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Outer Banks

 

The Outer Banks are a series of barrier islands that stretch nearly 200 miles along the North Carolina coast.  Beginning at the Virginia border, the Outer Banks pass through Currituck, Hyde, Dare, and Carteret counties. The large Albemarle Sound and Pamlico Sound separate the outer islands – Bodie, Roanoke, Hatteras, and Ocracoke – from mainland North Carolina.

 

The Outer Banks islands are named after the original inhabitants; Kinnakeet, Chicamacomico, Ocracoke, Hatteras, Manteo are five examples. Most Native Americans befriended the incoming settlers during the 1500s, and the Croatan Manteo even helped colonists settle the Roanoke area.  By the 17th century, most tribes, however, had disappeared from the Outer Banks; continual fighting with settlers and disease decimated the coastal Native American population.

 

John White and 116 English colonists were the first English to settle the Outer Banks.  On June 22, 1587, the colonists touched down on Hatteras Island, but later considered the dry area unsuitable to establish a colony.  Instead of sailing back to England, the settlers sailed the Pamlico Sound searching for a more hospitable place. They settled at Roanoke Island.  John White meanwhile sailed back to England to gather supplies, but the Anglo-Spanish War prevented a timely return.  Three years later, a supply team returned to Roanoke to learn that the settlement had vanished.  Thus, the mystery of the “Lost Colony” began and remains unsolved to this day.

 

English settlers exhibited little enthusiasm for the Outer Banks after the failure of the Lost Colony, and for a century, Europeans avoided the islands. The inlets and coves, combined with the outlying islands’ remoteness, attracted pirates and smugglers, however. Throughout the late 1600s and early 1700s, pirates used the Outer Banks as a central base of operations. They intercepted Spanish and British ships carrying gold, silver, and other New World riches, and they used the barrier islands as cover and to store plunder. One of the most famous and feared pirates was Blackbeard (Edward Teach) who made Ocracoke his home.  When the British Royal Navy finally captured Blackbeard, it thereby ended the Golden Age of Pirates in the Outer Banks.

 

As piracy dissipated, more settlers moved to the Outer Banks. Although still isolated from the rest of North Carolina, the local “Bankers” lived simple lifestyles that centered on salvaging shipwrecks, fishing the inlets and ocean, and steering ships through the seaways of the Outer Banks. Also, as more shipwrecks continued along the coast, the state constructed several lighthouses and lifesaving stations on the islands in the late 18th century. Today, the lighthouses at Cape Hatteras, Bodie Island, and Ocracoke remain an integral part to the Outer Bank landscape and culture.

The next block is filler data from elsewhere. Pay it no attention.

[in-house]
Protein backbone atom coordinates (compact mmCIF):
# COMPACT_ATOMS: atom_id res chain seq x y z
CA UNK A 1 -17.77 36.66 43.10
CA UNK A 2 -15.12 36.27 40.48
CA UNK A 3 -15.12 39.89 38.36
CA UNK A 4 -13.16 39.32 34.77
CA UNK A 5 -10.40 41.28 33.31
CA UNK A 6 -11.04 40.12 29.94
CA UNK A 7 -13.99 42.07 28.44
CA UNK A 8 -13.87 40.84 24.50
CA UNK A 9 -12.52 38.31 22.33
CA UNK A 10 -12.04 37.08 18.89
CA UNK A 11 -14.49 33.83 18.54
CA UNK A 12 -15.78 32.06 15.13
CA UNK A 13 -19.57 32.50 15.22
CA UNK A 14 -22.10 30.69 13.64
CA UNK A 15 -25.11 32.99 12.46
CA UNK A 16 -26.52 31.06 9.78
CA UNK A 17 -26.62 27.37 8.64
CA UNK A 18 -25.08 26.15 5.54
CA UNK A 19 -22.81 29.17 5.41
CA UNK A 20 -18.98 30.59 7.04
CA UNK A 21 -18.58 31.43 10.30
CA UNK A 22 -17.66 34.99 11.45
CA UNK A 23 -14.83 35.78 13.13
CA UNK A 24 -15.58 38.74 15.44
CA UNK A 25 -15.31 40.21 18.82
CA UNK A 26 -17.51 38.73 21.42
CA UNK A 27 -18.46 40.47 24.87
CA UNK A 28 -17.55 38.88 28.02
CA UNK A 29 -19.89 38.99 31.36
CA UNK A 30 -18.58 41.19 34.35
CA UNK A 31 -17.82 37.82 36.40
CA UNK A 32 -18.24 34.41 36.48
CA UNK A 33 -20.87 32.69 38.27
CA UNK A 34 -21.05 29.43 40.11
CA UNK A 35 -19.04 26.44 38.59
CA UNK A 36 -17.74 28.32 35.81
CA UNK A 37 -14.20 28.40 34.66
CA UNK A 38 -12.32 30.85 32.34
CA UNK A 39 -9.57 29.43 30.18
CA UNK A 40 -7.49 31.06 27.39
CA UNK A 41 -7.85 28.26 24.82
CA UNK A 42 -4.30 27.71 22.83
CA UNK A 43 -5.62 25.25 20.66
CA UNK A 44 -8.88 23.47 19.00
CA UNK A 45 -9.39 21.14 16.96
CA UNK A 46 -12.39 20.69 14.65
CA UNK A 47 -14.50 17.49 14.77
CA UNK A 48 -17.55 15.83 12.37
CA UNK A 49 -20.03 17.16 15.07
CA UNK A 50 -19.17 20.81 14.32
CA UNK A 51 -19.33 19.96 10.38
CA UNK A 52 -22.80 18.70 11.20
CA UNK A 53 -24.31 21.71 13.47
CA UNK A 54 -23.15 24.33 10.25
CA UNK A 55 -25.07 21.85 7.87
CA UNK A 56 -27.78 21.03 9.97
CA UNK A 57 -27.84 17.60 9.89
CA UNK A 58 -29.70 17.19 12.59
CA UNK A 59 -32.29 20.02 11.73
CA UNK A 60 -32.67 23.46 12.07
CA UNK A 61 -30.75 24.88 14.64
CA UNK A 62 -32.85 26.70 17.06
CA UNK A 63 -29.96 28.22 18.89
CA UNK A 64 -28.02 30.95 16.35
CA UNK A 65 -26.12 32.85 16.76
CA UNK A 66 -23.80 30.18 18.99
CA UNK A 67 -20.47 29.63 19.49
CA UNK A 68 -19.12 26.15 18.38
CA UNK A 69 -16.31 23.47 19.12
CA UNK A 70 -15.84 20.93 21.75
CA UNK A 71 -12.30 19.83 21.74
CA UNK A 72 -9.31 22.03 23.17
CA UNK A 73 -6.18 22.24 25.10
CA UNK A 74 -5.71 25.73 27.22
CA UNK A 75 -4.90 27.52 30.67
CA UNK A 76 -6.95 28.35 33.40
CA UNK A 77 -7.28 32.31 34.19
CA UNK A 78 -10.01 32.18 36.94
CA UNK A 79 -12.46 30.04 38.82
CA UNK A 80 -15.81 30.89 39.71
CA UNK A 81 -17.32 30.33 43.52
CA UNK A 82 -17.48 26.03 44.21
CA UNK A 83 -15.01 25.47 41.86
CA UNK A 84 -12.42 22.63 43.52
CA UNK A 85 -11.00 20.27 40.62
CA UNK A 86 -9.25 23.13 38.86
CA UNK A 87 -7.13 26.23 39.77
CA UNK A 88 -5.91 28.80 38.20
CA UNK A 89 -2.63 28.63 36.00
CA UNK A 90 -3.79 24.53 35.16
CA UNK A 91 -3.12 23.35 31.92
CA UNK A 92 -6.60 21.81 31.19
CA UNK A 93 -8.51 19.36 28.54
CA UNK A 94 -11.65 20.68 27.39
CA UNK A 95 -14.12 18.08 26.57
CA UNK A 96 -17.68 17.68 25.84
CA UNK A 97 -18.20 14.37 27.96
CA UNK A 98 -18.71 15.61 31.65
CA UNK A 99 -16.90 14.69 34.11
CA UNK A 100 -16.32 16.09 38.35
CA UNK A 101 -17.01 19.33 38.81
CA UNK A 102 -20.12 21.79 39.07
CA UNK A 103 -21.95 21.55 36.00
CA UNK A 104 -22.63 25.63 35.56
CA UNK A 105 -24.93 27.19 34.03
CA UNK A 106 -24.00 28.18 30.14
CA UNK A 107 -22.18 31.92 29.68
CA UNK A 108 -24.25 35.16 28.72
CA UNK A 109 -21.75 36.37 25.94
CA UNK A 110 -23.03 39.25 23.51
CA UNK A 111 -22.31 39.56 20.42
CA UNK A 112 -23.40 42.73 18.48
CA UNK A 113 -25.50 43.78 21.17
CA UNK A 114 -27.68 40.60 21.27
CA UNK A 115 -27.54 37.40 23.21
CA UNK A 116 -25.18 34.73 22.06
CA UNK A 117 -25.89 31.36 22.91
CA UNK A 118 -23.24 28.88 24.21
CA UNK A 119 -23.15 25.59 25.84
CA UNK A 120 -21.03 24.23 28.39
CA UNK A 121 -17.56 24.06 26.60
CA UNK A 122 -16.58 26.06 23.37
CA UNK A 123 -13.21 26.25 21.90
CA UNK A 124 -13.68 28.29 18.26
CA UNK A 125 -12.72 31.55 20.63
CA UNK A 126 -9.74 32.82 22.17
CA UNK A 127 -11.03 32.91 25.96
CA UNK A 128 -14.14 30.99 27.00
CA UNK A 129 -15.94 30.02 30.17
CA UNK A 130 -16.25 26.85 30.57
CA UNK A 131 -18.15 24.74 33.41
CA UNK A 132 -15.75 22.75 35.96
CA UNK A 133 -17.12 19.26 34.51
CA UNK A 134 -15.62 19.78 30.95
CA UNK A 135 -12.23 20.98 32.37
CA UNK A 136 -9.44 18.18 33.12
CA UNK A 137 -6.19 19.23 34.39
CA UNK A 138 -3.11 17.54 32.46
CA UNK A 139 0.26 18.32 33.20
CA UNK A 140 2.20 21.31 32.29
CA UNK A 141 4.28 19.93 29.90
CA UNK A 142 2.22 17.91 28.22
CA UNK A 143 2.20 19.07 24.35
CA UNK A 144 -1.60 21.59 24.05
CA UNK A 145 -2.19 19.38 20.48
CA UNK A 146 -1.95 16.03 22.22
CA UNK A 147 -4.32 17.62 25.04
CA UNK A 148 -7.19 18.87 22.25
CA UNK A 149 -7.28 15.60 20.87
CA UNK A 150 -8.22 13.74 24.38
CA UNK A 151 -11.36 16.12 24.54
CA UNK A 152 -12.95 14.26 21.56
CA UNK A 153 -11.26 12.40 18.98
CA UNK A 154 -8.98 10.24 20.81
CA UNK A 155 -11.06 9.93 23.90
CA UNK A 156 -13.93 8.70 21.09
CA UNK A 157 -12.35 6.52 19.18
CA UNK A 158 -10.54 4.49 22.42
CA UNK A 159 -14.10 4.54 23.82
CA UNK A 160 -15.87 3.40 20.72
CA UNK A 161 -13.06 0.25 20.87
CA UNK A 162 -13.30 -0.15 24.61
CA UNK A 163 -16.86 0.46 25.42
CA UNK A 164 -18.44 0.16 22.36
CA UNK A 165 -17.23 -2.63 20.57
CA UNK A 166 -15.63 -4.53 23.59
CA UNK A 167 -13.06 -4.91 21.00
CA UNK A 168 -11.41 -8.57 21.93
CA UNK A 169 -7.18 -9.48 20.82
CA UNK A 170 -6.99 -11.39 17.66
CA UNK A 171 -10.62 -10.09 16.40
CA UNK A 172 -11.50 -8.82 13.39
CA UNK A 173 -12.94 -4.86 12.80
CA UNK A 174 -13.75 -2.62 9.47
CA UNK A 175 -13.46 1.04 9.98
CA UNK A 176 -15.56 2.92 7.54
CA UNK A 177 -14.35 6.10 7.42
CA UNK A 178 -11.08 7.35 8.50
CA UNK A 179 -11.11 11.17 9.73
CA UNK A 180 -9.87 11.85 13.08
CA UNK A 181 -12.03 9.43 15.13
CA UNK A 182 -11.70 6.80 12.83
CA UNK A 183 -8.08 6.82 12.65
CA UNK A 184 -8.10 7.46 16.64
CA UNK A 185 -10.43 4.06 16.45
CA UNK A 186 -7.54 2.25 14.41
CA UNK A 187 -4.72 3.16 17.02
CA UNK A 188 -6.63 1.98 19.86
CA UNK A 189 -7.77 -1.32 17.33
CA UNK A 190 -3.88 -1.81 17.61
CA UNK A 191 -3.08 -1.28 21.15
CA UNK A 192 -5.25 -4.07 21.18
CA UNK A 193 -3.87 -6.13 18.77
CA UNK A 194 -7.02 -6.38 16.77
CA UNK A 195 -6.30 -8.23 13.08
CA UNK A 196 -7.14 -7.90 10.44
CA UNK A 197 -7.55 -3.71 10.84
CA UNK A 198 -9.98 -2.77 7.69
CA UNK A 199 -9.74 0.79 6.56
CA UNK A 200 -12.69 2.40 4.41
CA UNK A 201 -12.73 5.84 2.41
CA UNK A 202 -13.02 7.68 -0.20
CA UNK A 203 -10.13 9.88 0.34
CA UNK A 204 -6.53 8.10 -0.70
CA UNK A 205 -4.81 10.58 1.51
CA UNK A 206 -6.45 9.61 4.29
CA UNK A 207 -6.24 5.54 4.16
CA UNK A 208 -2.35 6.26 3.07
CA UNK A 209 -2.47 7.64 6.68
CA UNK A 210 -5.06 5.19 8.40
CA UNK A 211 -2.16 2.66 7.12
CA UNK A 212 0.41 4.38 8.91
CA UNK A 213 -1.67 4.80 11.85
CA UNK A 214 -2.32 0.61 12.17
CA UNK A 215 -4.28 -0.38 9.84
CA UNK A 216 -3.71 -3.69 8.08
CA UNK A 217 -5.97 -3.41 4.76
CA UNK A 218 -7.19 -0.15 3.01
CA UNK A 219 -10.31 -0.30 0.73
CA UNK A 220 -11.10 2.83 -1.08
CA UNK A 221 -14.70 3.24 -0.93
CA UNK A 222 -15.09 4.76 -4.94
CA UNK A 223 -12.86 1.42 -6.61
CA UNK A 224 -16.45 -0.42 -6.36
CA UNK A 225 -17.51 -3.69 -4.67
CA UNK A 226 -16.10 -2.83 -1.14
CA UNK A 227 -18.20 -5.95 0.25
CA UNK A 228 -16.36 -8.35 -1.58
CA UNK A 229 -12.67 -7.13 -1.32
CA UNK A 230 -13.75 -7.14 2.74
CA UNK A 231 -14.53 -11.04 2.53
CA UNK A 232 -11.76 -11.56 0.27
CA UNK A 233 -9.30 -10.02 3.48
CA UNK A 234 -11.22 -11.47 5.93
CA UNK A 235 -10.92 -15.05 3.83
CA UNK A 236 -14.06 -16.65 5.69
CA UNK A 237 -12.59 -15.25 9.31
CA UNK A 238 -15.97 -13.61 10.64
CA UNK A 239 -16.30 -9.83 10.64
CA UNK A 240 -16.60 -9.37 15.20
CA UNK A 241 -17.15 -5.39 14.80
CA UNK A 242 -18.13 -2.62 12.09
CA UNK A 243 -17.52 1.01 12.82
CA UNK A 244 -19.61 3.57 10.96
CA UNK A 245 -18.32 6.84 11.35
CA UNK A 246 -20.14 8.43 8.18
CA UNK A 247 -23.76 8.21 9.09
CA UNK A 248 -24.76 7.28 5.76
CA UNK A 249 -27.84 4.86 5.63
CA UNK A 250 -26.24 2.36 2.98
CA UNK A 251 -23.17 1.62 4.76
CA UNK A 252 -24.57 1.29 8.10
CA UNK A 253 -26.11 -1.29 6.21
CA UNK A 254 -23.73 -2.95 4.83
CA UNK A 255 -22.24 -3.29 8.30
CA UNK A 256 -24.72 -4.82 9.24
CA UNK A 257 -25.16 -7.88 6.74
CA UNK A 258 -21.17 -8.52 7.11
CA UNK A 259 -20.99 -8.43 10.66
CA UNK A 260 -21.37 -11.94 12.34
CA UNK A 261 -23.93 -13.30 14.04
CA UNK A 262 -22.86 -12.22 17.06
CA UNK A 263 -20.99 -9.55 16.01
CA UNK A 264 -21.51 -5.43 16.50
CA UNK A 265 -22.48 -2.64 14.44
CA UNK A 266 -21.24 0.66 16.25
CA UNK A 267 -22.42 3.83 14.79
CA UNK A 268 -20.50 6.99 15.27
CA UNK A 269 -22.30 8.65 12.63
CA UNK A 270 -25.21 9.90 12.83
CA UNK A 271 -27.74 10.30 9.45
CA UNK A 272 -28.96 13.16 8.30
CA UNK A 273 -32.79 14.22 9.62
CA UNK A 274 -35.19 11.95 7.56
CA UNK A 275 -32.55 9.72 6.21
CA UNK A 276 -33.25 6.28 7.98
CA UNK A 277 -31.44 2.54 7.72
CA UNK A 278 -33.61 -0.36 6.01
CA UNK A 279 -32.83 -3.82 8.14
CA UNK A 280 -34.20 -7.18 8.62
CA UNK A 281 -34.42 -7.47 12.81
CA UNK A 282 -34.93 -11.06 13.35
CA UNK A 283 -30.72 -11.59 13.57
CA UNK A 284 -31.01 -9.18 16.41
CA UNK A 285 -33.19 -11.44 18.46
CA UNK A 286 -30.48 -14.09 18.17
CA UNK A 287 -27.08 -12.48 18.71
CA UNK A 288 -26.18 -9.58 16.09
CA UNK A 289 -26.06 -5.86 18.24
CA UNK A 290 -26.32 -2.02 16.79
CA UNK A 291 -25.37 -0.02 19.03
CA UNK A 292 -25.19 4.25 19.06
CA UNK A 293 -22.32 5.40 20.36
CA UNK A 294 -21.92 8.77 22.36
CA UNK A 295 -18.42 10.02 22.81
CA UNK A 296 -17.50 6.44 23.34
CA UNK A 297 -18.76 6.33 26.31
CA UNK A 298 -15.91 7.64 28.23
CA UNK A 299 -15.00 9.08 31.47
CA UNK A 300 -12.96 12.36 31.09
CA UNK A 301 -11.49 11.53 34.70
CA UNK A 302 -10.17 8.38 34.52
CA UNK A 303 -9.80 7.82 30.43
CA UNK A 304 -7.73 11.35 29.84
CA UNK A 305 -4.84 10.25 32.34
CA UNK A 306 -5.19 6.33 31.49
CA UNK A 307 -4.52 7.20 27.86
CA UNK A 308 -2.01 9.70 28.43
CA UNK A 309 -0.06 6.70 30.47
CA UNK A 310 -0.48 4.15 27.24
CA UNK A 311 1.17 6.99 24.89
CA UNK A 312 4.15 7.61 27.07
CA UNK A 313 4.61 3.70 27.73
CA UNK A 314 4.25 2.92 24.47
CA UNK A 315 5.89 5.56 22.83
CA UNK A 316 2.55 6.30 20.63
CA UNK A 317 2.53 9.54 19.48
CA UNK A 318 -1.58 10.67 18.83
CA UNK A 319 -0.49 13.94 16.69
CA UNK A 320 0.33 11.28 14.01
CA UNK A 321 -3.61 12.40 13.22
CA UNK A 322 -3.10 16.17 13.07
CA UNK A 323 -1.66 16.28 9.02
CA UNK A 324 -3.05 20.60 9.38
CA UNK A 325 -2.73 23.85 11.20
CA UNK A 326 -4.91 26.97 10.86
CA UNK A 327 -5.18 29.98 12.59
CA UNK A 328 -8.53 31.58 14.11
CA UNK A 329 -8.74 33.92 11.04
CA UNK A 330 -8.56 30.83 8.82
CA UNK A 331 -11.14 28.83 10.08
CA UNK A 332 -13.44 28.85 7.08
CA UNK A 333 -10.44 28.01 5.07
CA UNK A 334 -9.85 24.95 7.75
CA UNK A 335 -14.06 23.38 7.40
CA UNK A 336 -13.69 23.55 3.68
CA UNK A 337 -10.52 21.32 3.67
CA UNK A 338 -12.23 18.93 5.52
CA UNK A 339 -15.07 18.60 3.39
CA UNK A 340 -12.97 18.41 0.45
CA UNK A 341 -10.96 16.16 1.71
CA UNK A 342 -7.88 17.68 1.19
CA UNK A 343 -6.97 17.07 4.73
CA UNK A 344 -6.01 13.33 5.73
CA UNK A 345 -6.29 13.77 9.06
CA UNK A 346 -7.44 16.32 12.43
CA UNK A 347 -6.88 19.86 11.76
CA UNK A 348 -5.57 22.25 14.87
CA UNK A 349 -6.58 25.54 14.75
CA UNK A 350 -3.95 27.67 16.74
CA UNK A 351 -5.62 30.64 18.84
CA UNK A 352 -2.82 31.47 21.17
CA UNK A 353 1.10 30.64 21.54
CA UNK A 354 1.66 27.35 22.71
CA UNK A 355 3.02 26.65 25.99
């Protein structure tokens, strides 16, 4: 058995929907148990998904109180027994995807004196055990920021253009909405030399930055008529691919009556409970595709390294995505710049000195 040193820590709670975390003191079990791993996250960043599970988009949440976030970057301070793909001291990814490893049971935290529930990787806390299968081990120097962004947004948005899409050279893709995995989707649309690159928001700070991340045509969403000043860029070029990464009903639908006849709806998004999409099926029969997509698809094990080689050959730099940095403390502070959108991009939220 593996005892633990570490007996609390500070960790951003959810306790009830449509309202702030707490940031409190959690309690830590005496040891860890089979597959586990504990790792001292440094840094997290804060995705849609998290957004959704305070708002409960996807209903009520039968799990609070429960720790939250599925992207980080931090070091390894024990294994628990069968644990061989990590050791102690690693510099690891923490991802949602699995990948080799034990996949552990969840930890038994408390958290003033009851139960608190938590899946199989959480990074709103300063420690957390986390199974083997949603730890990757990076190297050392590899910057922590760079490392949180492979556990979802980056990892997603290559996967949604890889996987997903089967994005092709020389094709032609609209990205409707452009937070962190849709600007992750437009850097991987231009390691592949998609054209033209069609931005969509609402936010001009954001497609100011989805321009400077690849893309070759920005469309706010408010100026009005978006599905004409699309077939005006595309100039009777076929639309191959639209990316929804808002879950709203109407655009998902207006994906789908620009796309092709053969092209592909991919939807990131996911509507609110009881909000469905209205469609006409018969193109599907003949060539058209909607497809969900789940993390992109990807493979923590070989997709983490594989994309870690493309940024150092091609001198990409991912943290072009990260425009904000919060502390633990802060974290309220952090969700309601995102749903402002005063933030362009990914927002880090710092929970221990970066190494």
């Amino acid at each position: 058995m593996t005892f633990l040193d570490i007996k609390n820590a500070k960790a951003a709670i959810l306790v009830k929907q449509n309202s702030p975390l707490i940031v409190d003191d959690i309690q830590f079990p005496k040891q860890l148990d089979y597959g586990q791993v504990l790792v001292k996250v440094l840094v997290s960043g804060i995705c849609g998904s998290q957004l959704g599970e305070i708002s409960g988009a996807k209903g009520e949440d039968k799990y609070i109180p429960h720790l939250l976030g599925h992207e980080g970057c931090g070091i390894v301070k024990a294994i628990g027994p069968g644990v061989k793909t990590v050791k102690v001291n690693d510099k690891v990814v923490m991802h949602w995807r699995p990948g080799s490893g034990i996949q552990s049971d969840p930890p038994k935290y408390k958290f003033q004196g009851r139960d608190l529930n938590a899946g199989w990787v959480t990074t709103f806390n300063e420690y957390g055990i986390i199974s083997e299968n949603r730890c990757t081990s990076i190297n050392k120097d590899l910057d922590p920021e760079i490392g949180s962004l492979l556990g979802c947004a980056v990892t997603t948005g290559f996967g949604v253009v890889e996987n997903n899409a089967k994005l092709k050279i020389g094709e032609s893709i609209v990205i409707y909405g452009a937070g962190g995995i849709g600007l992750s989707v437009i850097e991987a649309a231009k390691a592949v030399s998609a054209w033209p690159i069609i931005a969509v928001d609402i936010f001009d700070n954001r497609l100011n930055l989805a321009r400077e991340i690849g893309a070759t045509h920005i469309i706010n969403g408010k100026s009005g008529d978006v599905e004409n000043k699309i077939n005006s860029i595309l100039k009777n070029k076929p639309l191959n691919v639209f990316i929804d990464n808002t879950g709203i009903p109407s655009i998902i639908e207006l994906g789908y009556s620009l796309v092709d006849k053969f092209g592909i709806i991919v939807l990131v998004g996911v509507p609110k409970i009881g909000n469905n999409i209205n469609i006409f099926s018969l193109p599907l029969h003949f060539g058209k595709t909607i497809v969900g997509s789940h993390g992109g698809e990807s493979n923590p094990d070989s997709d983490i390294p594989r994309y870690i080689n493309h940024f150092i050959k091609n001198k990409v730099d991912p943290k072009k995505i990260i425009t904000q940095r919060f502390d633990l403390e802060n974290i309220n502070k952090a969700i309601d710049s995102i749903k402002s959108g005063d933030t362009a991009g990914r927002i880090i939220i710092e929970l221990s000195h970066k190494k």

By the late 19th century the Outer Banks underwent several changes.  For one, the same islands and inlets that were used as forts by the Union in the Civil War became summer retreats for northerners and southerners.  Hunters and fishermen targeted the Outer Banks as recreational destinations.  Two, the link between the Albemarle and Chesapeake Canal was finally finished in 1859 and connected the Outer Banks to the economies of the north. The barrier islands started to shift away from subsistence fishing to more commercialized forms.

 

With the advent of the airplane and some of the first successful radio transmissions, the Outer Banks grew in American popularity.  From 1901 to 1902, Reginald A. Fessenden successfully played wireless messages from Roanoke Island to Cape Hatteras and Cape Henry, Virginia. In 1903, Wilbur and Orville Wright flew the first heavier-than-air plane for 12 seconds at Kitty Hawk. Both of these inventions changed transportation and radio transmissions forever.

 

For most of its history, the Outer Banks has been separated from the rest of North Carolina. The constant shift in the area’s topography due to the weather and rough waves of the Atlantic prevented settlers from populating the outlying islands. However, the New Deal highway provisions and the creation of the Herbert Bonner Bridge in the 1960s led to drastic transportation improvements. Today, there are two bridges that connect the Outer Banks to North Carolina and a ferry system that links Ocracoke Island to the mainland.

 


Sources:

 

Jim Kerr, "North Carolina's Outer Banks" Travel America Jul/Aug2000, Vol. 16, Issue 1. EBSCOhost search engine, (accessed July 5, 2011).William S. Powell, ed. Encyclopedia of North Carolina (Chapel Hill, NC 2006); “Outer Banks History.” Outer Beaches Reality, Hatteras Island, NC, website. http://www.outerbeaches.com/OuterBanks/AllAboutOBX/History/. (accessed July 5. 2011).

 

 

By Jonathan Martin, North Carolina History Project


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Region: Coastal Plain

Orbital photograph of the Outer Banks. Image courtesy of NASA.

Orbital photograph of the Outer Banks. Image courtesy of NASA.


Bodie Island Lighthouse that lies just south of Nags Head. Image courtesy of N.C. Archives and History, Raleigh, N.C.

Bodie Island Lighthouse that lies just south of Nags Head. Image courtesy of N.C. Archives and History, Raleigh, N.C.



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